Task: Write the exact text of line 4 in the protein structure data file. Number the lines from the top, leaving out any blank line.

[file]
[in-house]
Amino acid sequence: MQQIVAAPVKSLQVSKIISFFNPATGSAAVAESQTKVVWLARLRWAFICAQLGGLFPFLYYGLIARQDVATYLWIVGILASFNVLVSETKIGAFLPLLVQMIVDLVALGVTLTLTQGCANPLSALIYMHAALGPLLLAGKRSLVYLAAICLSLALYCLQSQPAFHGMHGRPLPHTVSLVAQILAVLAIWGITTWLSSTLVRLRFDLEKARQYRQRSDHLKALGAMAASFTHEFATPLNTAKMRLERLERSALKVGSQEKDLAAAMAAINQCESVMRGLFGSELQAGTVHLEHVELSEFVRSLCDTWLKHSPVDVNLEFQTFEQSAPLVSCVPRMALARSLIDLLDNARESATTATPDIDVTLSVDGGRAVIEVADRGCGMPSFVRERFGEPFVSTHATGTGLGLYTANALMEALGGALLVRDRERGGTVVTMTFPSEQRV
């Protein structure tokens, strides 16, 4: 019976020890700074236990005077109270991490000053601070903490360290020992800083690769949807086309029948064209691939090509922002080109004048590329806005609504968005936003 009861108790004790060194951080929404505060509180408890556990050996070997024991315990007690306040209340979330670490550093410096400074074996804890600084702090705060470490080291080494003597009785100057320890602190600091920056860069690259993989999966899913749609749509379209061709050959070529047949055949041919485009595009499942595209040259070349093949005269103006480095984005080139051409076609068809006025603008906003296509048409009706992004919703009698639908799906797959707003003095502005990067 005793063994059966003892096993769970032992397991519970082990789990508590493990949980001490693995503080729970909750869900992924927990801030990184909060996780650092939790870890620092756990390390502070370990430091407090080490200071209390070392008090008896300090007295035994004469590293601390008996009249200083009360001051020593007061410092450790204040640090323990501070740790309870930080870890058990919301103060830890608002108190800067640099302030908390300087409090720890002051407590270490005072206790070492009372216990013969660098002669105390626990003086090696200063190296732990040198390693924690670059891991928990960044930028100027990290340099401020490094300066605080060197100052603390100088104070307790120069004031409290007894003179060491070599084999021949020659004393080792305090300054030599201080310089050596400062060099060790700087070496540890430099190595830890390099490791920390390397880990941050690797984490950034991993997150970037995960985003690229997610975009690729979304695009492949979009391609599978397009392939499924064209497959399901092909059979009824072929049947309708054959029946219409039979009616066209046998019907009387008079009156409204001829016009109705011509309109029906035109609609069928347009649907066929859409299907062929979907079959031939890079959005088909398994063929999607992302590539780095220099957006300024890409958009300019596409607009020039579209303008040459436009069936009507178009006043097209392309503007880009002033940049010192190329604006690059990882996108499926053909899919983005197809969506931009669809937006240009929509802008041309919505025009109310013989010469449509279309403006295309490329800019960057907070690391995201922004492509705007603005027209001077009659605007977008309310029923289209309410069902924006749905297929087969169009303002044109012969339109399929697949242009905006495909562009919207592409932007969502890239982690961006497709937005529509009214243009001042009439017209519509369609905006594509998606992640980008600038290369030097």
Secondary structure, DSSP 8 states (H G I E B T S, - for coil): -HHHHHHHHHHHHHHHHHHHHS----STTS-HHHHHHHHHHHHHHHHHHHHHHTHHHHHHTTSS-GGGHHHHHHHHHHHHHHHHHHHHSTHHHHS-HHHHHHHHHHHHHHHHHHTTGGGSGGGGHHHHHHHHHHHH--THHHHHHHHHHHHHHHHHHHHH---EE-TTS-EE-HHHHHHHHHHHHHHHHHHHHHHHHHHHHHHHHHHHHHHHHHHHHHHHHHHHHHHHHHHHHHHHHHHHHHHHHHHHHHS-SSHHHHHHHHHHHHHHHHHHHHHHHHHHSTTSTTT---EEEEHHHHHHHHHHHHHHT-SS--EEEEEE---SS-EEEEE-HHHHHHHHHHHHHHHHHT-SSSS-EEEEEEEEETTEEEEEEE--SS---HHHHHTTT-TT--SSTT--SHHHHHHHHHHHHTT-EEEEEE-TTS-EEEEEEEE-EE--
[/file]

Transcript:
Secondary structure, DSSP 8 states (H G I E B T S, - for coil): -HHHHHHHHHHHHHHHHHHHHS----STTS-HHHHHHHHHHHHHHHHHHHHHHTHHHHHHTTSS-GGGHHHHHHHHHHHHHHHHHHHHSTHHHHS-HHHHHHHHHHHHHHHHHHTTGGGSGGGGHHHHHHHHHHHH--THHHHHHHHHHHHHHHHHHHHH---EE-TTS-EE-HHHHHHHHHHHHHHHHHHHHHHHHHHHHHHHHHHHHHHHHHHHHHHHHHHHHHHHHHHHHHHHHHHHHHHHHHHHHHS-SSHHHHHHHHHHHHHHHHHHHHHHHHHHSTTSTTT---EEEEHHHHHHHHHHHHHHT-SS--EEEEEE---SS-EEEEE-HHHHHHHHHHHHHHHHHT-SSSS-EEEEEEEEETTEEEEEEE--SS---HHHHHTTT-TT--SSTT--SHHHHHHHHHHHHTT-EEEEEE-TTS-EEEEEEEE-EE--